We construct a cinder block fireplace in our driveway to hold our evaporator and sit around for hours feeding wood into the fire to boil the sap. People walking by tend to stop and talk to us, which is a nice benefit to doing the boil in town. We keep a cup handy to taste the sap throughout the day to monitor its progress. We often spike it lightly with rum. Russell started bringing meatloaf sandwiches to eat, so now we have a rum and meatloaf tradition that I don’t even pretend to explain.

The tricky part about syruping is not to burn it at the end. We take it off the fire when it is around twice as watery as it needs to be and finish it in two three-gallon pots on the stove in the kitchen where we can watch it and control it more carefully. We have a hydrometer to measure the water content of the syrup, but you basically boil it down until it becomes so sugary that the temperature rises to 7.1 degrees above boiling. Since we live a little above sea level, we bring it to 219 degrees on a candy thermometer. It starts to look different when it is done; the bubbles get smaller. Even though I always think we will be done with the syrup by late afternoon, it usually takes until around 8 or 9 at night. Smaller quantities will obviously finish more quickly.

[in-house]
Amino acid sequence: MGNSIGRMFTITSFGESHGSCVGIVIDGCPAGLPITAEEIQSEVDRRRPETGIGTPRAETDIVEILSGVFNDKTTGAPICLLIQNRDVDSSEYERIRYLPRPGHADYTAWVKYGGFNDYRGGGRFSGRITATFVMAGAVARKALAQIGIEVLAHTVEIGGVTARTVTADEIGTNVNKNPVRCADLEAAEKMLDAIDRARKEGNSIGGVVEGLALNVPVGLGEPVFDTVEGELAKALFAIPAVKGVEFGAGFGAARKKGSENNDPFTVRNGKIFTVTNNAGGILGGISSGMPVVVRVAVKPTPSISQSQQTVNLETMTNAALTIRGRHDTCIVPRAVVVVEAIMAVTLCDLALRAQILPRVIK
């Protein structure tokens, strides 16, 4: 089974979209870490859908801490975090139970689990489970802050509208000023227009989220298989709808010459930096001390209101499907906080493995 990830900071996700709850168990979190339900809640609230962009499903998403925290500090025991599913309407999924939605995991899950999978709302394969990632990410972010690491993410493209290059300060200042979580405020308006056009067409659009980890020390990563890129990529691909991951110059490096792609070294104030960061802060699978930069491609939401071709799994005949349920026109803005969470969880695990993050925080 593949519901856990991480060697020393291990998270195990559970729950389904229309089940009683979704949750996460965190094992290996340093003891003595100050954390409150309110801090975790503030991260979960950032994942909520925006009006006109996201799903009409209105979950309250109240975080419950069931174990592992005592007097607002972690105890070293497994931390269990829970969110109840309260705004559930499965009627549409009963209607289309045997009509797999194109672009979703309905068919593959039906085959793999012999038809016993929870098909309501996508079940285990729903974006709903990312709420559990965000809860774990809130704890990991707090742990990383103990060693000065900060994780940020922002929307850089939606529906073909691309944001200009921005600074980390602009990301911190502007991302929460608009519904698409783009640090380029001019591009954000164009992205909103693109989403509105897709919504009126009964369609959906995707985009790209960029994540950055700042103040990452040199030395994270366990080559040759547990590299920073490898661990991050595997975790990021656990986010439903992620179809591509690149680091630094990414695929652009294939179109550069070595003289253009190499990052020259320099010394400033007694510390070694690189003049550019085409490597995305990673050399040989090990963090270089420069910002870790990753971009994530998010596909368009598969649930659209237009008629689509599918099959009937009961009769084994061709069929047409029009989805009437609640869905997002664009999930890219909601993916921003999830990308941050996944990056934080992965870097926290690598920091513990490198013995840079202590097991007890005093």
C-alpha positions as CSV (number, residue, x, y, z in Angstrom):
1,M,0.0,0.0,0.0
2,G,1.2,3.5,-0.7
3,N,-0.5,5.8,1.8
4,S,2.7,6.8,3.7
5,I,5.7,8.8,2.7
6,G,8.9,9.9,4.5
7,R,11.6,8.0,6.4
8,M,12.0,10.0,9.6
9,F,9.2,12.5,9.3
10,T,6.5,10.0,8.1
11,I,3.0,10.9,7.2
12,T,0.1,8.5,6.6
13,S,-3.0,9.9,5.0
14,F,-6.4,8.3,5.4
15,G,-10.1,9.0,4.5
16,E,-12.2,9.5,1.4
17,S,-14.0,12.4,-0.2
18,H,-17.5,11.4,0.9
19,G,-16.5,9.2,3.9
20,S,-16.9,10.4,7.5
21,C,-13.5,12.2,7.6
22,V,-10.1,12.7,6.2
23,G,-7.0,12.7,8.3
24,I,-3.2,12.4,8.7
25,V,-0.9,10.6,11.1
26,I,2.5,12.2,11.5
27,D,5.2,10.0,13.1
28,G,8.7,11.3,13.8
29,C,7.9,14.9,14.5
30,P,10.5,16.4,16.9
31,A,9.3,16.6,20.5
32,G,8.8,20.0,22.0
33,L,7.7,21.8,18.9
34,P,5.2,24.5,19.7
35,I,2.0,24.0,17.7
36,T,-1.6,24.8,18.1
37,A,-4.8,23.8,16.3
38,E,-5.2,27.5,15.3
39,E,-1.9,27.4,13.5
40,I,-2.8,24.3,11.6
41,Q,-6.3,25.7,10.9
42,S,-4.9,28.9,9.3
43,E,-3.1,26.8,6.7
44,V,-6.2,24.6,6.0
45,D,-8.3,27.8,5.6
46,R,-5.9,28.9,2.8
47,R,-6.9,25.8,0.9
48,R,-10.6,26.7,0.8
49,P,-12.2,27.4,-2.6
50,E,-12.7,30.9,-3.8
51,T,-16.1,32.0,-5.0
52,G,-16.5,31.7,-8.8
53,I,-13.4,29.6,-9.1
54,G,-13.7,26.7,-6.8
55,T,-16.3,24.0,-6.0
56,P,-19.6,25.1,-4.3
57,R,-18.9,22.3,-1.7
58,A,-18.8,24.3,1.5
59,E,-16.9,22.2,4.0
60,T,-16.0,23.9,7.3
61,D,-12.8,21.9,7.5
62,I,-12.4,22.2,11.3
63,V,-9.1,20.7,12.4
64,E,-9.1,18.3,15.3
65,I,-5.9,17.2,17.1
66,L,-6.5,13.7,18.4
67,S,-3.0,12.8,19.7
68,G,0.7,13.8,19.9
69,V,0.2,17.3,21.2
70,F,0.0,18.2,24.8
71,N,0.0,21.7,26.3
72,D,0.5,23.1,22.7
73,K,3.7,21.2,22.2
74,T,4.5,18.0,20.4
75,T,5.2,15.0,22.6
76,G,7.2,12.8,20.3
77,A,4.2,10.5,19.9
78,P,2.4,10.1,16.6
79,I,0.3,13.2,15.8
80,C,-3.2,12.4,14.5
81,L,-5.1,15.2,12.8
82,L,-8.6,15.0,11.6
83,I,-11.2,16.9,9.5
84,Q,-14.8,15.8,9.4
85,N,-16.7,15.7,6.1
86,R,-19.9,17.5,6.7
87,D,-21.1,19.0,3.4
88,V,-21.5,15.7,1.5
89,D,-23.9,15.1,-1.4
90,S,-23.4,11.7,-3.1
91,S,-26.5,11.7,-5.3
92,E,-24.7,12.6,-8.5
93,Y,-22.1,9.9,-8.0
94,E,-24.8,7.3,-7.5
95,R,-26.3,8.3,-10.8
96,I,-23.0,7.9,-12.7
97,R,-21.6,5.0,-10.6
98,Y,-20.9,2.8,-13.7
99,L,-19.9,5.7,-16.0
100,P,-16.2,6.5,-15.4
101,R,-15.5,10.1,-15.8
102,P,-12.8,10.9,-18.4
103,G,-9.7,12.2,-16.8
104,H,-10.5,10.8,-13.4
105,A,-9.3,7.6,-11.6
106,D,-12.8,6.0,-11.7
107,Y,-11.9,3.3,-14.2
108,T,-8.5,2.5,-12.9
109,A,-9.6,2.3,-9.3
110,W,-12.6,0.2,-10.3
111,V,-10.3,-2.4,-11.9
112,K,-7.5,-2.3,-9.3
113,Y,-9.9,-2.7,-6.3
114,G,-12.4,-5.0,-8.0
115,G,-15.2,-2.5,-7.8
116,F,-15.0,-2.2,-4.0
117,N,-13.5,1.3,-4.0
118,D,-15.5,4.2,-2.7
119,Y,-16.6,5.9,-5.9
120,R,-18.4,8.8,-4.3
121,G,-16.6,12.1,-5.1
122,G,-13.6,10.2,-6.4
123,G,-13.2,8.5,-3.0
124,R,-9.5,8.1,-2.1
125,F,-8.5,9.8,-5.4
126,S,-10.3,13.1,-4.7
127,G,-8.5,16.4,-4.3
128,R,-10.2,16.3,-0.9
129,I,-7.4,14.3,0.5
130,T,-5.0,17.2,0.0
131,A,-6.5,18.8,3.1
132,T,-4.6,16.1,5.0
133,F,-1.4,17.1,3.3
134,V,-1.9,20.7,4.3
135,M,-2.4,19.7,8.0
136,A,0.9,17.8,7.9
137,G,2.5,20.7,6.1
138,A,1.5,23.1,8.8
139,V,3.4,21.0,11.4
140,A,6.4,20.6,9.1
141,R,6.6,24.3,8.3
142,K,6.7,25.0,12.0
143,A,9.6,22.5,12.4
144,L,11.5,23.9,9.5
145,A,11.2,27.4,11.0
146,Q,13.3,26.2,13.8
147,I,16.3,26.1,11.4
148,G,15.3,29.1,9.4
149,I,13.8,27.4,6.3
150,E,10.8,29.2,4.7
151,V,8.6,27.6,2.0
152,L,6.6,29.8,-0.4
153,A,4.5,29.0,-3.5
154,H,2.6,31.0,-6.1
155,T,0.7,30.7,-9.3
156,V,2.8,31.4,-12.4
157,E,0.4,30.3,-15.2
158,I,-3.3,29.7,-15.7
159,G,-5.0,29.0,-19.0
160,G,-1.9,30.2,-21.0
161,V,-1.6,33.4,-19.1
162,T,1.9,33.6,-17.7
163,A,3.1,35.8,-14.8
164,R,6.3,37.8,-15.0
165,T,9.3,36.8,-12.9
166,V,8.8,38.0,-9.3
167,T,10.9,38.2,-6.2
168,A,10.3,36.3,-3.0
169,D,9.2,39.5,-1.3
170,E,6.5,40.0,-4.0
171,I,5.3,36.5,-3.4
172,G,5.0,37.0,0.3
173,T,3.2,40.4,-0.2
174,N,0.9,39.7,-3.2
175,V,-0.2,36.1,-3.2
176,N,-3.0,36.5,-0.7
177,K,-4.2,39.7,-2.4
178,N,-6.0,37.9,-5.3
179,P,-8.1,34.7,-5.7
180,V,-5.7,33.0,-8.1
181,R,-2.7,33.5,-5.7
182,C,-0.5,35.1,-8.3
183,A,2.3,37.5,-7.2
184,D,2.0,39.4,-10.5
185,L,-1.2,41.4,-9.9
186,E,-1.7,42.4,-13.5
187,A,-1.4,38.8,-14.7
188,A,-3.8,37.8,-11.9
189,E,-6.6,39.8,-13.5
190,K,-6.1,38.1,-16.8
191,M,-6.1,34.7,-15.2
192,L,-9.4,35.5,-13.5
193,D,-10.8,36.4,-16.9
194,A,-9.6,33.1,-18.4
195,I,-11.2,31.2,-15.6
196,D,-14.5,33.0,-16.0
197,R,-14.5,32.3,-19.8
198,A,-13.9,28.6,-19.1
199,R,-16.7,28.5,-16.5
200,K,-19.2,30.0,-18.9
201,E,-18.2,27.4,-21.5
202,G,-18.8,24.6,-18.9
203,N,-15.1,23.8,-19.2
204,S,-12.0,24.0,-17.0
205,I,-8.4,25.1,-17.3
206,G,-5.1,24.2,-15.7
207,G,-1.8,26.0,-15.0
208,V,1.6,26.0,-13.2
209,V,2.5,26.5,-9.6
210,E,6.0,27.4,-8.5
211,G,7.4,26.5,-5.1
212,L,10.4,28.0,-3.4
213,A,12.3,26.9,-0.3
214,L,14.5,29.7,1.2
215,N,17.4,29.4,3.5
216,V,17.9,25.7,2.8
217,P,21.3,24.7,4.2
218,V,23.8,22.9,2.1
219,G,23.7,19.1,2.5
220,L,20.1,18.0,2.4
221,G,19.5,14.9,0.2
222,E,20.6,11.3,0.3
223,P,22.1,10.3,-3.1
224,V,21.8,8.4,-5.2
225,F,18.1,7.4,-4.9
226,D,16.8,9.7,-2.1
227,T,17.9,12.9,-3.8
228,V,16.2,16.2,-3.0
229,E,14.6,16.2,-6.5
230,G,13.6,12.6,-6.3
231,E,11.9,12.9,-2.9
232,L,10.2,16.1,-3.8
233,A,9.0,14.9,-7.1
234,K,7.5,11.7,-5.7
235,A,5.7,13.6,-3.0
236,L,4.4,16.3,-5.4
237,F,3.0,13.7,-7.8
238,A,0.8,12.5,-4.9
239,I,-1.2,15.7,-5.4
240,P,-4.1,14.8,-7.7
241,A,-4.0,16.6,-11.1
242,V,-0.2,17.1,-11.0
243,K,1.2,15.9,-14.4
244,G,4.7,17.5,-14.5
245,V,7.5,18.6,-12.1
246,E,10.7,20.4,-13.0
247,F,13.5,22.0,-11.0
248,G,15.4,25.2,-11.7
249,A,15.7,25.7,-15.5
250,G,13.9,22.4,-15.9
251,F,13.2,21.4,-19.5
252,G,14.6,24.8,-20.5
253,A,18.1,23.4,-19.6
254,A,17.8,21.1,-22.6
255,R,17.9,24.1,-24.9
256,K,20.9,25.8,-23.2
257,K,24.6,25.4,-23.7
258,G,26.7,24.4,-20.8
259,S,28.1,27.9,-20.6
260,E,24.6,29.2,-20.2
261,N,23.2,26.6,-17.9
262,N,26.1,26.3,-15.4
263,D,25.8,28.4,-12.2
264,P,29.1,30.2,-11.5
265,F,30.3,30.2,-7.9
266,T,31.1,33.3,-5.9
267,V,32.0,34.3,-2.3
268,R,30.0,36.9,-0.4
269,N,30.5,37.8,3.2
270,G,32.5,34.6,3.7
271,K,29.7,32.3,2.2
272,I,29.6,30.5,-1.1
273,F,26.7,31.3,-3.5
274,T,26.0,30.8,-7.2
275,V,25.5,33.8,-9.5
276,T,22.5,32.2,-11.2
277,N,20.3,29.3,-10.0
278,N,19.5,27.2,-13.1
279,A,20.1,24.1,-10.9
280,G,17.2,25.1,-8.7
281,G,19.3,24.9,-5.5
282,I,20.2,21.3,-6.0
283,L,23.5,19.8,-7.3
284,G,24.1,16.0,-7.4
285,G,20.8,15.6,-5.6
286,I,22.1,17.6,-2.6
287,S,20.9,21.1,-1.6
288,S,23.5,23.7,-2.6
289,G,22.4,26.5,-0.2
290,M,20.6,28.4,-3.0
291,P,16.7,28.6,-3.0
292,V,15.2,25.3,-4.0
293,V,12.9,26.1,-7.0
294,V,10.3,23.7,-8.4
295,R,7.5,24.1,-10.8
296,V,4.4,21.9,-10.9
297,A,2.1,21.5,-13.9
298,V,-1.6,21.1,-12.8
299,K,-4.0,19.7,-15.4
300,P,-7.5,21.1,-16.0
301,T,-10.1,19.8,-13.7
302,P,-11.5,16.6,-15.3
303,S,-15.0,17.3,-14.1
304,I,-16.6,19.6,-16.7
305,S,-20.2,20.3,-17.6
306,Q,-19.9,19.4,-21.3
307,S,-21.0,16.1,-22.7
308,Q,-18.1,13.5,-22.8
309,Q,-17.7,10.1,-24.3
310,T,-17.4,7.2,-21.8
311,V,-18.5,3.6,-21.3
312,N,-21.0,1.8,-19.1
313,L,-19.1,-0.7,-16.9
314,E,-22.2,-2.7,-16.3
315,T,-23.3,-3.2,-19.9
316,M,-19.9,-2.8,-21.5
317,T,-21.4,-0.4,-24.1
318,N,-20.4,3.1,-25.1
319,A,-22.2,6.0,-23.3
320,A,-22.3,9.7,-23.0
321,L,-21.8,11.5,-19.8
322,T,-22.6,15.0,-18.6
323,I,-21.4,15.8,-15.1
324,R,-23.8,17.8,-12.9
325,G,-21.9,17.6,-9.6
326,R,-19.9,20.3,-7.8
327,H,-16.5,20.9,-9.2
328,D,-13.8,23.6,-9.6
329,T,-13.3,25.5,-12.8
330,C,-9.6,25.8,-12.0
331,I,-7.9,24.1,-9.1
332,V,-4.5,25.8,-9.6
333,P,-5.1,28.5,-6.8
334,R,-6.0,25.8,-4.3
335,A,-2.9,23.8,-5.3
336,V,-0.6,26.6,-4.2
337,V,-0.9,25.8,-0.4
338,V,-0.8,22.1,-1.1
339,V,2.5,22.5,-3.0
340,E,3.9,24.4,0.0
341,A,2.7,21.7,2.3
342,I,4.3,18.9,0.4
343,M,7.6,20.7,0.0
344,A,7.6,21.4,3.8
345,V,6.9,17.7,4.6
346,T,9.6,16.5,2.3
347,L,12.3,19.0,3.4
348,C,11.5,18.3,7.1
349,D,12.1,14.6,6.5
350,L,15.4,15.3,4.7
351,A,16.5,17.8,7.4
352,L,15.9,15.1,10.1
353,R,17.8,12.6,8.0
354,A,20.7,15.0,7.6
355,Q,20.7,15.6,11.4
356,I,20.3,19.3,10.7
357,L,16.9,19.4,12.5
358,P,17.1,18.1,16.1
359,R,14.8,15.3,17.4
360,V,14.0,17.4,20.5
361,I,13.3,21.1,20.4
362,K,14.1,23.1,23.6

Once we have finished the syrup, we strain it through fine cheese cloth to get the crud out and hot pack into one-cup decorative jars so that we can give it to people in small quantities. It is way better than cookies as a Christmas present. It keeps pretty much forever.  The real benefit of syruping is that you get to be outside a month before everyone else, you get to play with fire and you get to sit around with your family and friends doing mostly nothing all day long after having worked your buns off collecting sap, gathering trash wood and building a fireplace. It doesn’t get much better.